I am a bachelor, so I eat out a lot…probably too much. And while I have given up fast food for Lent I am still allowing myself to partake of a decent sit down meal on occasion. I did just that a couple weeks ago, deciding to enjoy March Madness while also munching on some tasty wings. My initial plan was to head to one of the large chain places that I will not provide with free advertising, but I changed course and ended up at a local place that is fairly new and that I had not tried yet. In the process of eating and such I began to reflect on what I consider important when passing judgment on an eatery. Legendary actor Burt Lancaster once said “I judge a restaurant by the bread and by the coffee”. I am not really all that particular about those two things, but I do have my own metrics.
Obviously atmosphere is important. A place doesn’t have to be fancy, but it should be clean. Just because hot dogs and sandwiches are the anchors of the menu does not give an establishment an excuse to be dirty or creepy in any way, although a fancy Italian restaurant will logically be viewed through a different prism than a pizza place.
I almost always drink iced tea at a sit down restaurant. As silly as it sounds iced tea can be done right or wrong. It is rare that I get tea bad enough to color my whole experience negatively, but it is possible. Also, refills are a key issue. Don’t fill my glass up if it is still 2/3 full, but do not leave me sitting there on empty for too long. I also like lots of ice. And does the wait staff have to take my glass back to the kitchen to fill it, or do they bring a pitcher to the table?? Not a dealbreaker at all, but it is something I notice.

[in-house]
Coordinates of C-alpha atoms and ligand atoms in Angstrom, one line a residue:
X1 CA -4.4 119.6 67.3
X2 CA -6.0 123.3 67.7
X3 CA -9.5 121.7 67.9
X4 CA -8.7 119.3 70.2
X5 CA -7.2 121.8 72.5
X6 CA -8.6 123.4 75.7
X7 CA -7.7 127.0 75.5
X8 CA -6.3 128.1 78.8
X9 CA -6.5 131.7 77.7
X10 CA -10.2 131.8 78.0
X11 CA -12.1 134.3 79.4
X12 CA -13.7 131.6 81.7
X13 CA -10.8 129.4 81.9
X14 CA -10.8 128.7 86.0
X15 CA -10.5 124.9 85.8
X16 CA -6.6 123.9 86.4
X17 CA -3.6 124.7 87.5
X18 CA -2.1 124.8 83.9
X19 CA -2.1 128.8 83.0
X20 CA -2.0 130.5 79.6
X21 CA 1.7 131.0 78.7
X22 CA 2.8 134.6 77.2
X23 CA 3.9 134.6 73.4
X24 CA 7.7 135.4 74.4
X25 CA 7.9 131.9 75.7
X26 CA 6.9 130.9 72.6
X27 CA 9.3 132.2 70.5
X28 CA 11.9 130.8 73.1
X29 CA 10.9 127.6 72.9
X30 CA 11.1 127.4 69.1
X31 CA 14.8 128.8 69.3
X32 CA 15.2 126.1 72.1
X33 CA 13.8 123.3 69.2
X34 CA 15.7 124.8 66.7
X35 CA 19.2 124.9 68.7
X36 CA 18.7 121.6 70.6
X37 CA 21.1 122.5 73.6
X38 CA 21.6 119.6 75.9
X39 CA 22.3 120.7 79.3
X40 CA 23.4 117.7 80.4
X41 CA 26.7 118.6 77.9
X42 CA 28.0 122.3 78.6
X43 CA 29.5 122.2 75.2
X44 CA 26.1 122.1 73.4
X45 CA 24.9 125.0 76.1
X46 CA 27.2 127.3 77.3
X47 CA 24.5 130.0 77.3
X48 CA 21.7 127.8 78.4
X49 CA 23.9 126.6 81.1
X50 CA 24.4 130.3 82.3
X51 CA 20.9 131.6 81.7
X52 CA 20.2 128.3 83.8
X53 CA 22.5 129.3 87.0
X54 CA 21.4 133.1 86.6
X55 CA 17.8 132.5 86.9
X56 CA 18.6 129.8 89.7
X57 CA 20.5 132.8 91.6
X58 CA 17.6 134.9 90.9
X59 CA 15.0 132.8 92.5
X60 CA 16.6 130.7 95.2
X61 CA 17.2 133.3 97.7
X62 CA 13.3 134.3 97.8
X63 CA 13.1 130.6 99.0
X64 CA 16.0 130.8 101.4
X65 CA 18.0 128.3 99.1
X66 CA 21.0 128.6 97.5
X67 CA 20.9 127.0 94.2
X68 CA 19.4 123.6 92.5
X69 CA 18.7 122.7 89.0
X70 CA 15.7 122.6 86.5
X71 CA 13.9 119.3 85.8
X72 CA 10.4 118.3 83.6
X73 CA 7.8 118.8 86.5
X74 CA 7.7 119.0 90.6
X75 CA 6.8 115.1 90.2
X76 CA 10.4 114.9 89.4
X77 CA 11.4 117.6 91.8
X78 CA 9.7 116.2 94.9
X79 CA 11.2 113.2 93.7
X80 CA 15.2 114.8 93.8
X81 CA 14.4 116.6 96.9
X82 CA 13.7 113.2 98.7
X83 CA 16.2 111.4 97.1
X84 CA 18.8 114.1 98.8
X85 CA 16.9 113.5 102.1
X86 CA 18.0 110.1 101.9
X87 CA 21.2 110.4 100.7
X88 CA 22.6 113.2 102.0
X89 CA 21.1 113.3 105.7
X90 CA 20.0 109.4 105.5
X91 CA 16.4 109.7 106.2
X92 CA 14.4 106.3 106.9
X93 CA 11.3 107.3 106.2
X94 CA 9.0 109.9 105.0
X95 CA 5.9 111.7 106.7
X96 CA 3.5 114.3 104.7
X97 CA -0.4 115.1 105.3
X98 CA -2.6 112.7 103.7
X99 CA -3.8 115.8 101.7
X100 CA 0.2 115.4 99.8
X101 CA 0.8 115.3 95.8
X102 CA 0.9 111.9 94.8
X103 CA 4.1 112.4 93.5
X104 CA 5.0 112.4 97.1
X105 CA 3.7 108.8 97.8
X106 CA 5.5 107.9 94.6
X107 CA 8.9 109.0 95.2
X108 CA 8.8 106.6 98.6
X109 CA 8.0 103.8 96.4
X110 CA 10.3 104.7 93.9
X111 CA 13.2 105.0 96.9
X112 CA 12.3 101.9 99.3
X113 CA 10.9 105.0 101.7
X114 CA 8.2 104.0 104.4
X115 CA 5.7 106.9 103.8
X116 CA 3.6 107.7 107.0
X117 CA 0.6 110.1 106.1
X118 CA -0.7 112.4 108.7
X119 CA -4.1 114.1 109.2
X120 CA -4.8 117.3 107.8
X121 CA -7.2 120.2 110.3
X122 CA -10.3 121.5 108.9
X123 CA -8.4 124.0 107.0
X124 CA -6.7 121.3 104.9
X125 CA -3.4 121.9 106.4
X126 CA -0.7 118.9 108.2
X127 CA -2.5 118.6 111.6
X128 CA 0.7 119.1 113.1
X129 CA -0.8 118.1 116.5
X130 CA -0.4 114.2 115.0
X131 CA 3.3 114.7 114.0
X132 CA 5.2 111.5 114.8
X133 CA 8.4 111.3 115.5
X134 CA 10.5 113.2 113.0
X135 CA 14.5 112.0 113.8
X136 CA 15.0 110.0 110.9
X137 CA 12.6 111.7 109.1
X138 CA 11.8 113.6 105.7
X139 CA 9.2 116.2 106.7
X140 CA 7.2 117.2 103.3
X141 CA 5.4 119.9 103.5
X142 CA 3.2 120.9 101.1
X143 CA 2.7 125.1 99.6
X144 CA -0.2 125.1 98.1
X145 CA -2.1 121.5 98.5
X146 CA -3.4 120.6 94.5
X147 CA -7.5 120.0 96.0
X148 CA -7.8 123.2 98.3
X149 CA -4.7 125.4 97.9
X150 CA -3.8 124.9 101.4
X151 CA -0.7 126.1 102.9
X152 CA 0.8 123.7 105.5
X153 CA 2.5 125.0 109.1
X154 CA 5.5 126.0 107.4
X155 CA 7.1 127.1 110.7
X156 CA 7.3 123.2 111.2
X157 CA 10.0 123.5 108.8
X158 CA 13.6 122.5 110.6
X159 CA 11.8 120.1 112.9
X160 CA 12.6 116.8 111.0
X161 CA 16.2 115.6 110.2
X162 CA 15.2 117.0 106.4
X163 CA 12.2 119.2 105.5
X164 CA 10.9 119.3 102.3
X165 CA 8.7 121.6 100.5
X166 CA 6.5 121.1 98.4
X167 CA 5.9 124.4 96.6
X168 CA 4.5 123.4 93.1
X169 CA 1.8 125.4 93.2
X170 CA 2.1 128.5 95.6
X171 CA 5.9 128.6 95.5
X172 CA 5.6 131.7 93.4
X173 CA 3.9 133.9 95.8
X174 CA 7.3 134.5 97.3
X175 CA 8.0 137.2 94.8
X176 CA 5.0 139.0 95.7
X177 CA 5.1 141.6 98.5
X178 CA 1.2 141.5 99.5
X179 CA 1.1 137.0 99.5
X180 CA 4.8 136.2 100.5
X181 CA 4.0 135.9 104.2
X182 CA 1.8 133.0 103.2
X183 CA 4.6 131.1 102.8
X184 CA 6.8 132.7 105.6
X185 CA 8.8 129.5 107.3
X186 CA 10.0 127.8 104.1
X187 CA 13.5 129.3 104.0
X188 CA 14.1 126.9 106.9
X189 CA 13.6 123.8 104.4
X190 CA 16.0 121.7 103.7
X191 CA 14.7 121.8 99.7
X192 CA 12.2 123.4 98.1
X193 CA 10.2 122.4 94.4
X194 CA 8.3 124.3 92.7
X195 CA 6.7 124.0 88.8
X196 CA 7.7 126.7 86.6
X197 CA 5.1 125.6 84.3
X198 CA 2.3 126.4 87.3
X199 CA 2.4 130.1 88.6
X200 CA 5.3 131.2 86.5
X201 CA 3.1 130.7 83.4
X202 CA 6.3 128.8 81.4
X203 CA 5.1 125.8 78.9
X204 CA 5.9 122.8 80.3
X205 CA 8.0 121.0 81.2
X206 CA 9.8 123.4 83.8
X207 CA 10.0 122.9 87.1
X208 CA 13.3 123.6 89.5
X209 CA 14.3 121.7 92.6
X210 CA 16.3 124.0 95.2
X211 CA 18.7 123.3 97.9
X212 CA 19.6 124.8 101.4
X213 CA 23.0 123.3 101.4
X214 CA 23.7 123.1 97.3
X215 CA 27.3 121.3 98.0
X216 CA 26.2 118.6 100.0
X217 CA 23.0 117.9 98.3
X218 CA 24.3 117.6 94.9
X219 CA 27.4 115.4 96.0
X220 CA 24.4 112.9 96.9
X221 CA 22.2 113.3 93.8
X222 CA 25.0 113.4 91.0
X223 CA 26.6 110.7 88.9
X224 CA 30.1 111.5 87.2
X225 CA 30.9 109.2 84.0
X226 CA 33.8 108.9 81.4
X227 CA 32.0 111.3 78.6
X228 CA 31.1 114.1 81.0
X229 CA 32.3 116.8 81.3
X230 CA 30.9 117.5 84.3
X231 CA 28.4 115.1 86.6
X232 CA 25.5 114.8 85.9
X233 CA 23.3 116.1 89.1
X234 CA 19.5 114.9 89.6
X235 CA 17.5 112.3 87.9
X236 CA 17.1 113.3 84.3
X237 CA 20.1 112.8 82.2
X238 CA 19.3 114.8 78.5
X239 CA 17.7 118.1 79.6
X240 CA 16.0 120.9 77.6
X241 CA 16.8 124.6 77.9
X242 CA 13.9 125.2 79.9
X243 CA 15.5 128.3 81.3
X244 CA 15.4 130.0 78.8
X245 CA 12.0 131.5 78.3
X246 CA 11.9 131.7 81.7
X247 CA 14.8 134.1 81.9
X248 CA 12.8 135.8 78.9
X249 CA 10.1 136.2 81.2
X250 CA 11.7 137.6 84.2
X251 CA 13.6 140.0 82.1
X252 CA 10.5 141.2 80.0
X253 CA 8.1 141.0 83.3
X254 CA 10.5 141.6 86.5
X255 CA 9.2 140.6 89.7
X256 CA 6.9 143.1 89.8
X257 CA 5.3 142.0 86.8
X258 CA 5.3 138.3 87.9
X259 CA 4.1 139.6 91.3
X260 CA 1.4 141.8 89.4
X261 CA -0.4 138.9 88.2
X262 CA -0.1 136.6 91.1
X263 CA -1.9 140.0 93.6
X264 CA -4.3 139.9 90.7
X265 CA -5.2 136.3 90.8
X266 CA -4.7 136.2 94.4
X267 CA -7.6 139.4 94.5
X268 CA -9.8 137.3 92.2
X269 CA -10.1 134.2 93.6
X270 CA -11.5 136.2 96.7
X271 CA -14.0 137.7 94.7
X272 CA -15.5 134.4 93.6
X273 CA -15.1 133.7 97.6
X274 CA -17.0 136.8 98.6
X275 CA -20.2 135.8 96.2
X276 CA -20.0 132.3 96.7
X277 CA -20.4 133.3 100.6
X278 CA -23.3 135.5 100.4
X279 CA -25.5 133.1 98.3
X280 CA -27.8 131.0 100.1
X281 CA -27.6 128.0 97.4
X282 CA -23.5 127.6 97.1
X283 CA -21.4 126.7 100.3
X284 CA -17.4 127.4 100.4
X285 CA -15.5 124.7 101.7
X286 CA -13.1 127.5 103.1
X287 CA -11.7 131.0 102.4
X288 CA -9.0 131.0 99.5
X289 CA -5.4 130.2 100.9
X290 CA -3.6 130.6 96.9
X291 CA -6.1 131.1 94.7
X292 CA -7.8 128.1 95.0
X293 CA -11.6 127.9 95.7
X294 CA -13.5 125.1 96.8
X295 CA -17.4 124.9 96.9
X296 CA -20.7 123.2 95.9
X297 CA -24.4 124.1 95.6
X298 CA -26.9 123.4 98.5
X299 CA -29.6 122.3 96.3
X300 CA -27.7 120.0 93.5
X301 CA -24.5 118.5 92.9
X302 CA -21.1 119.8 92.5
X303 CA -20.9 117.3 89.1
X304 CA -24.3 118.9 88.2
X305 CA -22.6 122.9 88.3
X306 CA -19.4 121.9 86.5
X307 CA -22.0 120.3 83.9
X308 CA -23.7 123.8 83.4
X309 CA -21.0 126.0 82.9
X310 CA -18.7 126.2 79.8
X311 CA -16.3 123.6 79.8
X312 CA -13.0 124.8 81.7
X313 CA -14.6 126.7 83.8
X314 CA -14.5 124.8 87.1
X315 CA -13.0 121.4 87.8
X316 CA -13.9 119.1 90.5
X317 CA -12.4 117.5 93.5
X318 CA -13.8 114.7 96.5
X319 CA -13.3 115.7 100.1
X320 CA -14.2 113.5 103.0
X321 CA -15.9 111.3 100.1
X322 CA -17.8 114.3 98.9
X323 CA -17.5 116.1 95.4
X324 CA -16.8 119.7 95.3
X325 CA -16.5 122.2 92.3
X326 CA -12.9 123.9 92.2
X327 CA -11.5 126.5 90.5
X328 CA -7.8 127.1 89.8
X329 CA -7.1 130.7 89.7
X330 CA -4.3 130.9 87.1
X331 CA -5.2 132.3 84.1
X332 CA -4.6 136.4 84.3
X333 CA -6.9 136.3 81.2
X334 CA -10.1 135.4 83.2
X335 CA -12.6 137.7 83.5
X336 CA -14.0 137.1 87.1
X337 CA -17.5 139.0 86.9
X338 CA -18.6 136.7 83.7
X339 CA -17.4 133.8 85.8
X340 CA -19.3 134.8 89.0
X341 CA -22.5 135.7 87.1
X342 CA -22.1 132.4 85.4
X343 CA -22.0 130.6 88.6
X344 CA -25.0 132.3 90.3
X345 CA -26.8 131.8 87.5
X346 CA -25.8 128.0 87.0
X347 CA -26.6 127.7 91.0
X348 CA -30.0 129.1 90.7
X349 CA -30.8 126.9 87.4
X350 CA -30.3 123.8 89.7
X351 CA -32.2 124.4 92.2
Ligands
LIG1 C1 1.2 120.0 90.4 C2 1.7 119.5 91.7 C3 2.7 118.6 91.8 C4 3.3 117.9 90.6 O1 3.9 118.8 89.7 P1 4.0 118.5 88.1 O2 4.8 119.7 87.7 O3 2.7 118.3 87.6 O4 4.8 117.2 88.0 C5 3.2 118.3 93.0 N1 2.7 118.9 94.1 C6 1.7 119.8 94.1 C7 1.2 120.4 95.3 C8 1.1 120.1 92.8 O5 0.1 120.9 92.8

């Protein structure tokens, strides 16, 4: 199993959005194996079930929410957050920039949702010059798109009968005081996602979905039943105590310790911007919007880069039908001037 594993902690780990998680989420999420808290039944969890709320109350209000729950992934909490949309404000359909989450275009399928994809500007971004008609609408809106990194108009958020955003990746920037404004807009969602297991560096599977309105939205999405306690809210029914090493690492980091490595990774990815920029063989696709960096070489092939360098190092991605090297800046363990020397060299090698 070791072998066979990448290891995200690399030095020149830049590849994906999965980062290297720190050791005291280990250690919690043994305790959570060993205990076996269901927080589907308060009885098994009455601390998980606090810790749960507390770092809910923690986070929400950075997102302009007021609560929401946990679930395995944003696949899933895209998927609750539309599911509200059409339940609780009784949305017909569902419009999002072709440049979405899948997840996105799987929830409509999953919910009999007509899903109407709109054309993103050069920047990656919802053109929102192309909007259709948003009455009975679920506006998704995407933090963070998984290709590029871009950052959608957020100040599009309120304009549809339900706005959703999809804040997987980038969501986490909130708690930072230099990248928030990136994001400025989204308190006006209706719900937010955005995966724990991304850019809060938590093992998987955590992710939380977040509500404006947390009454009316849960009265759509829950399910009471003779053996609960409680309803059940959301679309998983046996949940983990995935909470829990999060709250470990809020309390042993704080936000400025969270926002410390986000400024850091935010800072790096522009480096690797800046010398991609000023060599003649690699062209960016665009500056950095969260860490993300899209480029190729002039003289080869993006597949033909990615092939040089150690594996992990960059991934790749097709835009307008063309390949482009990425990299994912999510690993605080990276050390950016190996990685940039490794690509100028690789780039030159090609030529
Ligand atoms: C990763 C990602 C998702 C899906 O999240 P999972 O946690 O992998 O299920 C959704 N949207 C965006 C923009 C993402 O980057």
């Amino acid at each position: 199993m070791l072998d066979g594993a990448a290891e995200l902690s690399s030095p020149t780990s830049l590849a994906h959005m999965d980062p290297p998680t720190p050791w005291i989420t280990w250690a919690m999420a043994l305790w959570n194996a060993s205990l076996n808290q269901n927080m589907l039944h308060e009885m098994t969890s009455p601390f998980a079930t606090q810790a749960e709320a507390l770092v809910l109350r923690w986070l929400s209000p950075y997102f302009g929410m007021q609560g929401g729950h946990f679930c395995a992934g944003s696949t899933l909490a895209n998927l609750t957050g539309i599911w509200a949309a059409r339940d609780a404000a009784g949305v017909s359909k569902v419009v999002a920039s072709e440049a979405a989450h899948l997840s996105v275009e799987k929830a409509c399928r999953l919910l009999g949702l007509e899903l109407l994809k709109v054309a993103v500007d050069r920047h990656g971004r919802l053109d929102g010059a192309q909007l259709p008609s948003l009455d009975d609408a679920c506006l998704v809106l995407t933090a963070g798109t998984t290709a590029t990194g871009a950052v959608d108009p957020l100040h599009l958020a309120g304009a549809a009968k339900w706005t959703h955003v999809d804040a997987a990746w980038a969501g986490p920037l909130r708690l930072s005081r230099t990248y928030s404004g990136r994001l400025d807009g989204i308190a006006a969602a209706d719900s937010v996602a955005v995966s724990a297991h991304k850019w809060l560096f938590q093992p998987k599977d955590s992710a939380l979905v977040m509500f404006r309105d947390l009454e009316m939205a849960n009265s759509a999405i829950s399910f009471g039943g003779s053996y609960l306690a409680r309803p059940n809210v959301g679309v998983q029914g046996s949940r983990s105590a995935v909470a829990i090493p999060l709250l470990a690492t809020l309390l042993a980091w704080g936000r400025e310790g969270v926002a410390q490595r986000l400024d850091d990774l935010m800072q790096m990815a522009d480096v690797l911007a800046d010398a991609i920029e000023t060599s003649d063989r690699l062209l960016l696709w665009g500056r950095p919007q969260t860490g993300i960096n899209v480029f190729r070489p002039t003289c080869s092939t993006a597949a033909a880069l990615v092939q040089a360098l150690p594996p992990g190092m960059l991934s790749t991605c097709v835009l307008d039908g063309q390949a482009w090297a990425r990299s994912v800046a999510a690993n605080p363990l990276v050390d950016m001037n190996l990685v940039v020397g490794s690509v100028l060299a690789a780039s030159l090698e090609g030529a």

The next thing I look at are the menus. I used to work at a print shop and did a little graphic design, so I know cheap from decent. A menu need not be extravagantly produced, but it is a small thing that can have an effect on one’s impression. And there better not be misspellings. That is completely unacceptable and unprofessional.
Chances are at a nice restaurant salad will be served preceding the meal. I am not a fan of fancy salads with various kinds of greens, even though I know they are healthier than good old iceberg lettuce. Your mileage may vary. But regardless of what one’s preference may be, the more important issue is the dressing. There are a myriad of issues here. First, there had better be a good selection. High end places will usually have some sort of vinaigrette…maybe even a few variations. That’s fine. I don’t particularly care for that sort of thing though, and Italian, French, Ranch, and Bleu Cheese are the staples in most restaurants I frequent anyway. Bonus points if Thousand Island, Creamy Italian, or other less common choices are available. How is the dressing served?? Is it already on the salad when I get it, and if so is there enough of it?? Serving the dressing on the side in one of those round plastic containers with a lid is acceptable, especially if it is in a sports bar or any other low key restaurant that is on a level above fast food but can’t really be thought of as fancy. What I do not like…at all…is having my dressing given to me in a packet that I could have purchased myself at the grocery store. That is just cheap, even for a small Mom & Pop establishment. Also, please let me finish my salad before you bring my meal out. Obviously no one wants to wait an unreasonable amount of time for their food, but on the other hand don’t rush me.